If you had any questions about just how far to the left New York Times columnist Paul Krugman is, they were answered Monday when he expressed enthusiastic support for the Congressional Progressive Caucus's radical tax-hiking "People's Budget."
In his "Let's Take a Hike," the Nobel laureate left no doubt about his desire to swiftly redistribute America's wealth with little regard for the economic consequences:
[T]he only major budget proposal out there offering a plausible path to balancing the budget is the one that includes significant tax increases: the “People’s Budget” from the Congressional Progressive Caucus, which — unlike the Ryan plan, which was just right-wing orthodoxy with an added dose of magical thinking — is genuinely courageous because it calls for shared sacrifice.
Shared sacrifice? Hardly. As the Washington Examiner's Byron York wrote about this disgraceful plan two weeks ago:
The "People's Budget" is the liberals' answer to House Budget Committee chairman Paul Ryan's 2012 budget proposal, which is "leading us down a road to ruin," according to caucus co-chairmen Reps. Raul Grijalva and Keith Ellison. The "People's Budget," Grijalva and Ellison claim, would eliminate the deficit in just 10 years (Ryan's plan would take more than 25 years) while expanding, not cutting, Medicare, Medicaid and Social Security. "This budget saves the American people from the recklessness of the Republican majority," Grijalva and Ellison write in a letter to Rep. Chris Van Hollen, senior Democrat on the House Budget Committee.
How can such fiscal miracles be accomplished? By tax increases that would make even some top Democrats gasp. Perhaps the most extraordinary is the caucus plan to raise the Social Security tax to cover nearly all of a taxpayer's income. Right now, the tax is imposed on the first $106,000 of earnings. For people who make more than that, the caucus would tax a full 90 percent of income -- no matter how high it goes. The caucus would raise the Social Security tax that employers pay as well.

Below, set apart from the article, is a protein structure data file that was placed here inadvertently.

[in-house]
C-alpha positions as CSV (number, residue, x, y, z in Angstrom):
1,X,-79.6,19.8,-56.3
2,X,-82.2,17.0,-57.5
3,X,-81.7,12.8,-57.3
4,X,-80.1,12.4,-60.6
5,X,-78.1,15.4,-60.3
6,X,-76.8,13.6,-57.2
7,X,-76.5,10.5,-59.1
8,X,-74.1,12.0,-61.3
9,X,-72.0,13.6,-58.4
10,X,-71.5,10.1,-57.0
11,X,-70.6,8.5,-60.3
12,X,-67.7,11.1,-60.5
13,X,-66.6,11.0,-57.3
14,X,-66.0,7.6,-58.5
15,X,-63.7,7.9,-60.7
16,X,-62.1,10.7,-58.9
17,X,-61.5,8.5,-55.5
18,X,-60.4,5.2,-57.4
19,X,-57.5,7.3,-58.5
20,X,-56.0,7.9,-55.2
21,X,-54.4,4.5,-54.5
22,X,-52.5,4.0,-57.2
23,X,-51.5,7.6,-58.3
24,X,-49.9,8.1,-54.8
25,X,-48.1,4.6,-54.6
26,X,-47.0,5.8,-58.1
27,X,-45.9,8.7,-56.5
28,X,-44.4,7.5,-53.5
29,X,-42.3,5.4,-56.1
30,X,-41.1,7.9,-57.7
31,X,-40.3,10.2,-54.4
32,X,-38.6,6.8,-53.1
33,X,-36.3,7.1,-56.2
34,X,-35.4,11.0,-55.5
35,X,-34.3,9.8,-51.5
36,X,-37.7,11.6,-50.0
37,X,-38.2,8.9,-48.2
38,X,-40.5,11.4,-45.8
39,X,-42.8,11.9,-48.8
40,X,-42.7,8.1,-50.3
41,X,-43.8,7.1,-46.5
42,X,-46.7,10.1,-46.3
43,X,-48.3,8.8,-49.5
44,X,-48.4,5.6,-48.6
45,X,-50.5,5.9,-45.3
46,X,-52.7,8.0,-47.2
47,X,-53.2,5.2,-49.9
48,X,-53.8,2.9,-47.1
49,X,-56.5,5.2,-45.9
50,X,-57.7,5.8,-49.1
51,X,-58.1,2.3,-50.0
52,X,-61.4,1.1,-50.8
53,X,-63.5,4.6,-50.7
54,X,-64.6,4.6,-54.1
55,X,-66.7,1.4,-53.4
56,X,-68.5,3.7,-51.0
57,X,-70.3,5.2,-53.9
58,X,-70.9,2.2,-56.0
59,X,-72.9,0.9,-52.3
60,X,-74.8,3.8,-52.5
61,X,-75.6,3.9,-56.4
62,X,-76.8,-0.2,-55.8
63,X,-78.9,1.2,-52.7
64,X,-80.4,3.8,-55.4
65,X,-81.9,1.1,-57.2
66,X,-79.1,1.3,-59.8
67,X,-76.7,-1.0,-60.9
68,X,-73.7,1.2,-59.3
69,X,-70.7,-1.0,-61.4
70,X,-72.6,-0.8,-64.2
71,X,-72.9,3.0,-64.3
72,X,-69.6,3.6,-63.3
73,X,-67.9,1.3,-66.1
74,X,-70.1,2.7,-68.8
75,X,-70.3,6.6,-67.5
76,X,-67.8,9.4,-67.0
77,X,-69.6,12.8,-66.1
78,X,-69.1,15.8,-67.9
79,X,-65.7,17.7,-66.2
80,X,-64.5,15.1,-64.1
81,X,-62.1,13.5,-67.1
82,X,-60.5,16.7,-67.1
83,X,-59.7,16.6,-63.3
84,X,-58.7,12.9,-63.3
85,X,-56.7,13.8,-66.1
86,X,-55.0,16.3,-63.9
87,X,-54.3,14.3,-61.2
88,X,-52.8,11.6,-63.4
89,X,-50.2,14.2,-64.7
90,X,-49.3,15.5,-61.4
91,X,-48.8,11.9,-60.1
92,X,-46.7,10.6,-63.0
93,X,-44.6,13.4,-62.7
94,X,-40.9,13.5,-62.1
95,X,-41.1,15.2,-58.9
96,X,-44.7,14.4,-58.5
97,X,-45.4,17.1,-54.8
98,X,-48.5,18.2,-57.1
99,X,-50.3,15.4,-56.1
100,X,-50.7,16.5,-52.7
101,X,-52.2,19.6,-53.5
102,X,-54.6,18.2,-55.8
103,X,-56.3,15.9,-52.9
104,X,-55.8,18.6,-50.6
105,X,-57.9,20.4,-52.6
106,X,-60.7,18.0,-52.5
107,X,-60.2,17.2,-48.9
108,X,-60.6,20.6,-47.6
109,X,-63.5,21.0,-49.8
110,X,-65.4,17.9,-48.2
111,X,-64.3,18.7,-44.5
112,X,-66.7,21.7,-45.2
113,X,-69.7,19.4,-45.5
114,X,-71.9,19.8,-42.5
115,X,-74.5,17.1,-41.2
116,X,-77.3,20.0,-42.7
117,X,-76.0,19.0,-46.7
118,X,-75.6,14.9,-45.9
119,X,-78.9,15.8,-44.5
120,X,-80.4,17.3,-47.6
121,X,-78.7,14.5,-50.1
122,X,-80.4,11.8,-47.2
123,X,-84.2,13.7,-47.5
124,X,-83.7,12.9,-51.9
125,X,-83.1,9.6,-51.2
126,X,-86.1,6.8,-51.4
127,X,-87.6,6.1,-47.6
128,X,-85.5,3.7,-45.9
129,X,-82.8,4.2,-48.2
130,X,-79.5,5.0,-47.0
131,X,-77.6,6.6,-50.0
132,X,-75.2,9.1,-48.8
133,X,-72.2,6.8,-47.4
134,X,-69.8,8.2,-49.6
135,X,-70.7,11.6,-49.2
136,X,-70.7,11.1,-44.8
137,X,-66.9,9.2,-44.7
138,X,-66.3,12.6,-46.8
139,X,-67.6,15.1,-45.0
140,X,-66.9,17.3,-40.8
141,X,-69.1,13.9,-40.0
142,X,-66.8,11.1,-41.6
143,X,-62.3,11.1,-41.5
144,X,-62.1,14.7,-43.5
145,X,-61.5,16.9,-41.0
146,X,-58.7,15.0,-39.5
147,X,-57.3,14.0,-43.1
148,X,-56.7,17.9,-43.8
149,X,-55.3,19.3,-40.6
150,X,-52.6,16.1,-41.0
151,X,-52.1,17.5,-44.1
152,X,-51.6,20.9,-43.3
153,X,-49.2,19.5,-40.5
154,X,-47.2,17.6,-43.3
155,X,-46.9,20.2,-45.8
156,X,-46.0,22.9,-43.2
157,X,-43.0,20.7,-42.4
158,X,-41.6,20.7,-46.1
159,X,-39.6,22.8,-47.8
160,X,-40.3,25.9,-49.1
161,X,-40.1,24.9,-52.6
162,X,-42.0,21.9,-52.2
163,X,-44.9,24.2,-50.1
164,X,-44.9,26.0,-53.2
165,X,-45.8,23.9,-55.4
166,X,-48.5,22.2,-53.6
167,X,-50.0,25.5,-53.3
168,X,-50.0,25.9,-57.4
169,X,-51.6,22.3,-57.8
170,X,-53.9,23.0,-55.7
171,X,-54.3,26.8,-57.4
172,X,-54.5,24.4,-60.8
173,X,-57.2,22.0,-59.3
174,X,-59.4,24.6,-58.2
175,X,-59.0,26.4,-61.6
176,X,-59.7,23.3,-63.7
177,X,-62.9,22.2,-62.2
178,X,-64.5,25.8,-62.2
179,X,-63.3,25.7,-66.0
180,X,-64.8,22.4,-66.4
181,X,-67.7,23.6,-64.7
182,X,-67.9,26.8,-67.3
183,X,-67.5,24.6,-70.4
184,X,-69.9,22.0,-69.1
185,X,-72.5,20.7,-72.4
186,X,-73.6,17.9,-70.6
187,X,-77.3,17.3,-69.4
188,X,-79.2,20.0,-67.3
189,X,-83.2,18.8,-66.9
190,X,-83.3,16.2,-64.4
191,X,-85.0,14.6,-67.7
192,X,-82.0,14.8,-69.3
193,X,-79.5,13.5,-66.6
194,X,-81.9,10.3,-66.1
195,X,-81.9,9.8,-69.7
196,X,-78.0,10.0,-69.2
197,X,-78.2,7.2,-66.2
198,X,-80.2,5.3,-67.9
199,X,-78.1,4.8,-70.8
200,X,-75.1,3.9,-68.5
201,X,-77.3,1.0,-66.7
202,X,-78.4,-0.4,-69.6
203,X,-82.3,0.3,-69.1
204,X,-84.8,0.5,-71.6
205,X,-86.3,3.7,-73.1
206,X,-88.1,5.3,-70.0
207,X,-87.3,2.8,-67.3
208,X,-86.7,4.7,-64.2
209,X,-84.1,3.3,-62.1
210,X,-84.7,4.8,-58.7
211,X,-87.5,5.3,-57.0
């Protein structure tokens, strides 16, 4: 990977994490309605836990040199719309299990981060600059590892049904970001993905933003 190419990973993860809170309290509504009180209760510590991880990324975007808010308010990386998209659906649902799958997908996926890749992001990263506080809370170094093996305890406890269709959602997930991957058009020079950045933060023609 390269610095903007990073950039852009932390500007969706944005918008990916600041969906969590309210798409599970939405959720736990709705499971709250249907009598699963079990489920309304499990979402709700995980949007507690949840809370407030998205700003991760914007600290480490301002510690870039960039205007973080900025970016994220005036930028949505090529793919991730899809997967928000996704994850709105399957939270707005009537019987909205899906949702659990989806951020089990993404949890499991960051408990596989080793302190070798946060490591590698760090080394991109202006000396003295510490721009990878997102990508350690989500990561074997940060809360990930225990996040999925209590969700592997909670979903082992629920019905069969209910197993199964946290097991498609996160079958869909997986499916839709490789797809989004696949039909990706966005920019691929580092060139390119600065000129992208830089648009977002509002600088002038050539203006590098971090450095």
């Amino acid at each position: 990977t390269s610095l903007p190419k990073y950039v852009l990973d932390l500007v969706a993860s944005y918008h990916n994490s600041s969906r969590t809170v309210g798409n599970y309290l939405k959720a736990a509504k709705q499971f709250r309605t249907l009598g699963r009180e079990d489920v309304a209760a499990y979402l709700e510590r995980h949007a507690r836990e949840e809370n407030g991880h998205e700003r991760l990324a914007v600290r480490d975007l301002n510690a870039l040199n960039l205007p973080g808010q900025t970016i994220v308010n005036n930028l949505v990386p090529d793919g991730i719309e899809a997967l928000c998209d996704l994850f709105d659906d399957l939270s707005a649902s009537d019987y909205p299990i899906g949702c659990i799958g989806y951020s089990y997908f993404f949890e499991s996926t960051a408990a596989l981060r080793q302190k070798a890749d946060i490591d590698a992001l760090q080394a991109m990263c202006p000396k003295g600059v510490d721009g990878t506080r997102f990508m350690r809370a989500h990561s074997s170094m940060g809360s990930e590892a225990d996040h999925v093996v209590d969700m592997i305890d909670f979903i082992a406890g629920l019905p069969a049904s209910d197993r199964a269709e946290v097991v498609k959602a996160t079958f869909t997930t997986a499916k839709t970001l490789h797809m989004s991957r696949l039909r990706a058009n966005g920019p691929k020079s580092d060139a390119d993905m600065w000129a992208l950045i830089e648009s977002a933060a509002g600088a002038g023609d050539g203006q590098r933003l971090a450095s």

The caucus would create three new individual tax brackets for the highest incomes, topping out at 47 percent. It would also raise the capital gains tax, the estate tax and corporate taxes. It would create something called a "financial crisis responsibility fee" and a "financial speculation tax." And of course it would repeal the Bush tax cuts.
Another "feature" of this budget: "Replace the tax exclusion for interest on state and local bonds with a subsidy for the issuer."
Truly scary stuff, for if state and local governments could no longer issue tax-free bonds, the rates they would have to pay would go significantly higher. To compensate for this, they would receive a 15 percent subsidy for the interest they pay on such bonds, but this would be far less than the discount such entities typically pay versus similarly rated corporate bonds.
At a time when virtually every state and local government is having tremendous difficulty balancing their own budgets, this could be devastating leaving them with no other choice but to raise taxes of their own further pressuring already strapped consumers.
This would also likely cause a run on outstanding municipal bonds and bond funds as investors flee them in order to get higher returns elsewhere. Such a move could put particular pressure on America's seniors who live on a fixed income and have traditionally relied on municipal bonds to augment their Social Security.
"Tax all capital gains and qualified dividends as ordinary income."
An already dead housing market would be further bludgeoned by such a move as would stocks, and the increased taxation on dividends would add more pressure to seniors who live off such payments.
"Limit the rate at which itemized deductions can reduce tax liability to 28%for [sic] high earners."
This would also put pressure on real estate as so-called "higher earners" would derive less tax benefit from mortgage costs.
When you add up all these increased taxes, the hit to small to medium-sized businesses would be devastating sending unemployment to levels not seen since the Great Depression. At that point, the projected deficit savings - which this author is having a hard time reconciling to current projections from CBO - would become moot as tax collections at all levels plummeted.
But there's more, for the "People's Budget" wants to expand ObamaCare with a public option while spending "$1.45 trillion in job creation, education, clean energy and broadband infrastructure, and $213 billion on a "Surface transportation reauthorization bill."
In a nutshell, what Krugman endorsed Monday is the biggest tax and spend plan in the history of this great nation.
Try to imagine the crash that would occur if enacted.